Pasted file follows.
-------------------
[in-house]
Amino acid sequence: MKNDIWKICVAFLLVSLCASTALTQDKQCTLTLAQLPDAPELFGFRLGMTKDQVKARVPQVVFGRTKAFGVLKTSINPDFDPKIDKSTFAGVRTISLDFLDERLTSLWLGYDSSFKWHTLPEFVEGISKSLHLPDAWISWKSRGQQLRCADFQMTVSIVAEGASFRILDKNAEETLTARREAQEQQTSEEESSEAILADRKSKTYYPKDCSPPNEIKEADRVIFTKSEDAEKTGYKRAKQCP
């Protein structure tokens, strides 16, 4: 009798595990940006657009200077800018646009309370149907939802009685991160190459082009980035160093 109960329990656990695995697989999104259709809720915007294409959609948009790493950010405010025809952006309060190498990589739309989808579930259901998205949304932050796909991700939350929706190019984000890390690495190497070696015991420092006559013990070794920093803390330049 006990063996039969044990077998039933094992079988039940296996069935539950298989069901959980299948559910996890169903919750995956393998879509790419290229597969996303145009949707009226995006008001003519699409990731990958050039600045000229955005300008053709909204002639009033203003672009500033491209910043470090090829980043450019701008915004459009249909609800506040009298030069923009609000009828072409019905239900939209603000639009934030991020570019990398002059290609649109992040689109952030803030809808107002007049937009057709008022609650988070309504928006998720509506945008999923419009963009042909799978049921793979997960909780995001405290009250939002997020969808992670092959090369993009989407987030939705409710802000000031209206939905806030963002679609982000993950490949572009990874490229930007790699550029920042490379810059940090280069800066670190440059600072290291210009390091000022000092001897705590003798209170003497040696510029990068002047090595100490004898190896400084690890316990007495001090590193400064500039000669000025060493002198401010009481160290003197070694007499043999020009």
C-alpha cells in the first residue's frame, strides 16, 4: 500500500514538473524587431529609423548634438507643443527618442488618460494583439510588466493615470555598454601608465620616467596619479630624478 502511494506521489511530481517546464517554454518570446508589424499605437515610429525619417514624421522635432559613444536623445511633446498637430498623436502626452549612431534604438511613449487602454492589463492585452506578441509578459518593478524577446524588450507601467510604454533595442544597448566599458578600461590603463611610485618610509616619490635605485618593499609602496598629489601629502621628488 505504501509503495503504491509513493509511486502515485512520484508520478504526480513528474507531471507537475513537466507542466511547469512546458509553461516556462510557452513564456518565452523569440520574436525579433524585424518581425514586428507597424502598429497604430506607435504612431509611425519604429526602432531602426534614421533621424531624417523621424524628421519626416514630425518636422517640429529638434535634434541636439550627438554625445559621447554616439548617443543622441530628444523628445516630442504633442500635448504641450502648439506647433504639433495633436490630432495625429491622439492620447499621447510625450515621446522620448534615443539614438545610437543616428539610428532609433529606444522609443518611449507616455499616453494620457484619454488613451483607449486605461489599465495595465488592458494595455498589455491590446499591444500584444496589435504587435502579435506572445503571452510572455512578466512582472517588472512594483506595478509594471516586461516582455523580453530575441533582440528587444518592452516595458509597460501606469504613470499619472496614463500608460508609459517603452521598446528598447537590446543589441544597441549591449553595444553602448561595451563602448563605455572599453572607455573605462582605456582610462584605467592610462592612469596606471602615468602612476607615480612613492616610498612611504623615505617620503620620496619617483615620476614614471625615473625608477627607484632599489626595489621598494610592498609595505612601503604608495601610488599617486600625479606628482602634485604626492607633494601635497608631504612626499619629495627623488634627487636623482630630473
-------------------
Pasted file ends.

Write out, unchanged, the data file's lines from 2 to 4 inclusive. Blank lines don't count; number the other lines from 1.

Amino acid sequence: MKNDIWKICVAFLLVSLCASTALTQDKQCTLTLAQLPDAPELFGFRLGMTKDQVKARVPQVVFGRTKAFGVLKTSINPDFDPKIDKSTFAGVRTISLDFLDERLTSLWLGYDSSFKWHTLPEFVEGISKSLHLPDAWISWKSRGQQLRCADFQMTVSIVAEGASFRILDKNAEETLTARREAQEQQTSEEESSEAILADRKSKTYYPKDCSPPNEIKEADRVIFTKSEDAEKTGYKRAKQCP
């Protein structure tokens, strides 16, 4: 009798595990940006657009200077800018646009309370149907939802009685991160190459082009980035160093 109960329990656990695995697989999104259709809720915007294409959609948009790493950010405010025809952006309060190498990589739309989808579930259901998205949304932050796909991700939350929706190019984000890390690495190497070696015991420092006559013990070794920093803390330049 006990063996039969044990077998039933094992079988039940296996069935539950298989069901959980299948559910996890169903919750995956393998879509790419290229597969996303145009949707009226995006008001003519699409990731990958050039600045000229955005300008053709909204002639009033203003672009500033491209910043470090090829980043450019701008915004459009249909609800506040009298030069923009609000009828072409019905239900939209603000639009934030991020570019990398002059290609649109992040689109952030803030809808107002007049937009057709008022609650988070309504928006998720509506945008999923419009963009042909799978049921793979997960909780995001405290009250939002997020969808992670092959090369993009989407987030939705409710802000000031209206939905806030963002679609982000993950490949572009990874490229930007790699550029920042490379810059940090280069800066670190440059600072290291210009390091000022000092001897705590003798209170003497040696510029990068002047090595100490004898190896400084690890316990007495001090590193400064500039000669000025060493002198401010009481160290003197070694007499043999020009």
C-alpha cells in the first residue's frame, strides 16, 4: 500500500514538473524587431529609423548634438507643443527618442488618460494583439510588466493615470555598454601608465620616467596619479630624478 502511494506521489511530481517546464517554454518570446508589424499605437515610429525619417514624421522635432559613444536623445511633446498637430498623436502626452549612431534604438511613449487602454492589463492585452506578441509578459518593478524577446524588450507601467510604454533595442544597448566599458578600461590603463611610485618610509616619490635605485618593499609602496598629489601629502621628488 505504501509503495503504491509513493509511486502515485512520484508520478504526480513528474507531471507537475513537466507542466511547469512546458509553461516556462510557452513564456518565452523569440520574436525579433524585424518581425514586428507597424502598429497604430506607435504612431509611425519604429526602432531602426534614421533621424531624417523621424524628421519626416514630425518636422517640429529638434535634434541636439550627438554625445559621447554616439548617443543622441530628444523628445516630442504633442500635448504641450502648439506647433504639433495633436490630432495625429491622439492620447499621447510625450515621446522620448534615443539614438545610437543616428539610428532609433529606444522609443518611449507616455499616453494620457484619454488613451483607449486605461489599465495595465488592458494595455498589455491590446499591444500584444496589435504587435502579435506572445503571452510572455512578466512582472517588472512594483506595478509594471516586461516582455523580453530575441533582440528587444518592452516595458509597460501606469504613470499619472496614463500608460508609459517603452521598446528598447537590446543589441544597441549591449553595444553602448561595451563602448563605455572599453572607455573605462582605456582610462584605467592610462592612469596606471602615468602612476607615480612613492616610498612611504623615505617620503620620496619617483615620476614614471625615473625608477627607484632599489626595489621598494610592498609595505612601503604608495601610488599617486600625479606628482602634485604626492607633494601635497608631504612626499619629495627623488634627487636623482630630473